My page Welcome to the Edge shared a brief description of myself, but you are probably wondering who is this woman and what does she have to offer me. I do not put myself out there as an expert of any sort. I often wonder where people obtain their qualifications as experts, such as these self-proclaimed “parenting experts” and “marriage experts.” Because, honestly, while my marriage is strong and my kids are healthy, I have to admit that I don’t really know what the hell I am doing in most areas of my life. But I wake up every day with a smile and I tackle the challenges that face me and every night I breathe a sigh of relief that we all have survived another day. I think what qualifies me share the little information that I have acquired is simply my life experiences. I can share what I learned along the way, what mistakes I have made, and what things that I have done right. I feel that simply surviving some of trials that I have overcome obligates me to share this information with others in the event that it may make the ride a little bit easier for you.
So, about me. I hail from a small town in Pennsylvania where I grew up, graduated from high school, and graduated from college before leaving town. And when I left, I didn’t venture very far…only about 90 miles west, then 60 miles east, then back again for a while before the Army sent us to upstate New York. During my time in college, I was a student-athlete (swimming) with little direction post-graduation. When I was a 20 year old junior, my father passed away from lung cancer. This event turned my little universe upside down. But I survived. Upon graduation, I had no job so I began a short career in retail management. I quickly married my college sweetheart. And just as quickly, the marriage came to an ugly and abrupt end. Suddenly, the death of my father was the easiest tribulation that I ever had to overcome in my short 26 years of life.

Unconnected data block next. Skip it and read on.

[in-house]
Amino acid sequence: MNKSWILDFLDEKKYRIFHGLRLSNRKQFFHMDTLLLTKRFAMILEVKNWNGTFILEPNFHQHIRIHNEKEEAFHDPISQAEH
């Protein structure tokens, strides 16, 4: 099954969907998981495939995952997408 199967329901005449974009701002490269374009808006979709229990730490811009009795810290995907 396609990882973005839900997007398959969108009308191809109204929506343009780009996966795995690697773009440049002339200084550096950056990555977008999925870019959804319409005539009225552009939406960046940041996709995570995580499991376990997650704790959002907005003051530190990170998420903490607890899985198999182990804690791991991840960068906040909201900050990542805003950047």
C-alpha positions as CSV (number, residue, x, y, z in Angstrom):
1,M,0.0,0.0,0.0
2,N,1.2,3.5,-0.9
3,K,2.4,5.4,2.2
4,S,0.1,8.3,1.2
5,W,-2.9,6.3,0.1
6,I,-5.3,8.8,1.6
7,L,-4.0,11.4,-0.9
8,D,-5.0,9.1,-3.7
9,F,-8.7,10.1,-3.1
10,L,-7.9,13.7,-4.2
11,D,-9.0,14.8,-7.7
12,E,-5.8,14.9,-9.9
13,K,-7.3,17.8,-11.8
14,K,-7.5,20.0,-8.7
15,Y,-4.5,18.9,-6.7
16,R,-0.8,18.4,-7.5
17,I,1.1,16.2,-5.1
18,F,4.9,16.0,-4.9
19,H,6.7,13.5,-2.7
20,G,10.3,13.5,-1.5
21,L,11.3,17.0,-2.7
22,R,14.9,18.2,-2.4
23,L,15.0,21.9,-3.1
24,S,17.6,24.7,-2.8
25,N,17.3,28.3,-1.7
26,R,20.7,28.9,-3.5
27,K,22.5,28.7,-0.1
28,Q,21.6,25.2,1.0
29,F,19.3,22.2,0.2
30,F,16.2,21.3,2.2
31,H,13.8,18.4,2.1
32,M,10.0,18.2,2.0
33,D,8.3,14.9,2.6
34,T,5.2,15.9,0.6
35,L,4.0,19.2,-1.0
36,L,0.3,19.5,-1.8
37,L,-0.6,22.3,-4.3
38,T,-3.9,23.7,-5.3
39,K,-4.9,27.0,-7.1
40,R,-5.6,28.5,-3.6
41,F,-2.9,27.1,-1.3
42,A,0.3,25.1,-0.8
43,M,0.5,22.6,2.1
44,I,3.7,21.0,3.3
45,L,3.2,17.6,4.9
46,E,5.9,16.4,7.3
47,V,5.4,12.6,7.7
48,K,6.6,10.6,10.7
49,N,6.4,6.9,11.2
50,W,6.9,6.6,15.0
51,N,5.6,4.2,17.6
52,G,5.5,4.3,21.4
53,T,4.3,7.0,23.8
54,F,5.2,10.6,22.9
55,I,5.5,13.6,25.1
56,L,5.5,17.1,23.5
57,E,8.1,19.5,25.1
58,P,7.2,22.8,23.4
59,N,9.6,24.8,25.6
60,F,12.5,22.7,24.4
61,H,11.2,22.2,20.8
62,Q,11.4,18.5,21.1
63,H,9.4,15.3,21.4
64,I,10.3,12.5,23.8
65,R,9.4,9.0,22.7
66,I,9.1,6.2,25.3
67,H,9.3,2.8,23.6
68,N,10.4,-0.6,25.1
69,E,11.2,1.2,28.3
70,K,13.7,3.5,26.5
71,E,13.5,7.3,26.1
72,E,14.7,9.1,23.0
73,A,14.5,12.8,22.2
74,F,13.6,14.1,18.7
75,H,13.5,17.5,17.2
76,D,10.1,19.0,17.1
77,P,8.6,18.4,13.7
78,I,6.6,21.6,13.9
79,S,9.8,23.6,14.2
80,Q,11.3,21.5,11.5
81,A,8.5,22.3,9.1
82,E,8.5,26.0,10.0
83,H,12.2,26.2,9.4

At the time of my divorce, I was working in the financial services industry on Wall Street and attending law school at night. About six months later, when the novelty of being a newly single 20-something professional woman in New York City wore off, I began to plummet into the dark depths of a very frightening illness called Bipolar Disorder. And I struggled for nearly a decade to find my way out of that blackness. In the midst of this struggle, I graduated from law school, lost my mother to colon cancer, dated a very abusive man, lost all source of income, and felt unbelievably hopeless on many occasions. But I made a conscious decision that my life was not going to continue this way and I started making changes. A lot of changes. Drastic changes. I am happy to report that I did find my way back from the darkness and I live a completely happy and healthy and what some may call “normal” life. In fact, I am currently living the life I always dreamed of!
I met my husband, J, in 2008 just as I was gaining mental stability (probably not the best time to start a relationship or so the counselors would say, but something clicked, I told him everything, and we went for it!). We were married in 2010, bought the house of my dreams, and our first son was born in 2011. When our son was 8 months old, my world was disrupted again when J received deployment orders and was moved to Fort Drum, New York, for the few months leading up to deployment. I decided to stay in our home in Pennsylvania because I was pursuing my Masters degree in Mental Health Counseling at the time. Then I got pregnant with our second son, the deployment was canceled (thank my lucky stars), and we started planning to sell our house and reunite our family in northern New York. I had to give up my graduate studies, which upset me at the time, but now I have no regrets. I love being a stay-at-home mom! It is the hardest, most frustrating, most rewarding job I have ever done!
And then deployment orders came again. This time I was much more prepared: I had raised our first child alone from the time he was 8 months old until after his second birthday, so I had much more confidence in my parenting abilities; I was able to cultivate amazing relationships with some very extraordinary women in my military community; I have developed a network of support from friends and family that suits my unique circumstances; and I have found the strength within myself that every woman has but not every woman knows. And every day of my life, I feel blessed. Blessed for all I have. Blessed to be here. Blessed to be able to share with you all.
Keeping it on the edge,